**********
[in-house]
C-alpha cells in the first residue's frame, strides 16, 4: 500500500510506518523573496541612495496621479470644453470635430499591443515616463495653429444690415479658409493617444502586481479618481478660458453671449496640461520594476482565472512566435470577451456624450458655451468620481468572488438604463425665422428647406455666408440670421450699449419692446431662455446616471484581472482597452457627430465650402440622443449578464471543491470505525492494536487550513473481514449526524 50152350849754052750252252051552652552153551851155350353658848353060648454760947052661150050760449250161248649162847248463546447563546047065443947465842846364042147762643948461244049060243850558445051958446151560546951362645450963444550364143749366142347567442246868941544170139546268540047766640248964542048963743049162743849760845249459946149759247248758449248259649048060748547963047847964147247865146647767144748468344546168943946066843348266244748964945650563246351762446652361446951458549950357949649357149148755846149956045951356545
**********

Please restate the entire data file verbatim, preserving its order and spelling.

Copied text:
[in-house]
C-alpha cells in the first residue's frame, strides 16, 4: 500500500510506518523573496541612495496621479470644453470635430499591443515616463495653429444690415479658409493617444502586481479618481478660458453671449496640461520594476482565472512566435470577451456624450458655451468620481468572488438604463425665422428647406455666408440670421450699449419692446431662455446616471484581472482597452457627430465650402440622443449578464471543491470505525492494536487550513473481514449526524 50152350849754052750252252051552652552153551851155350353658848353060648454760947052661150050760449250161248649162847248463546447563546047065443947465842846364042147762643948461244049060243850558445051958446151560546951362645450963444550364143749366142347567442246868941544170139546268540047766640248964542048963743049162743849760845249459946149759247248758449248259649048060748547963047847964147247865146647767144748468344546168943946066843348266244748964945650563246351762446652361446951458549950357949649357149148755846149956045951356545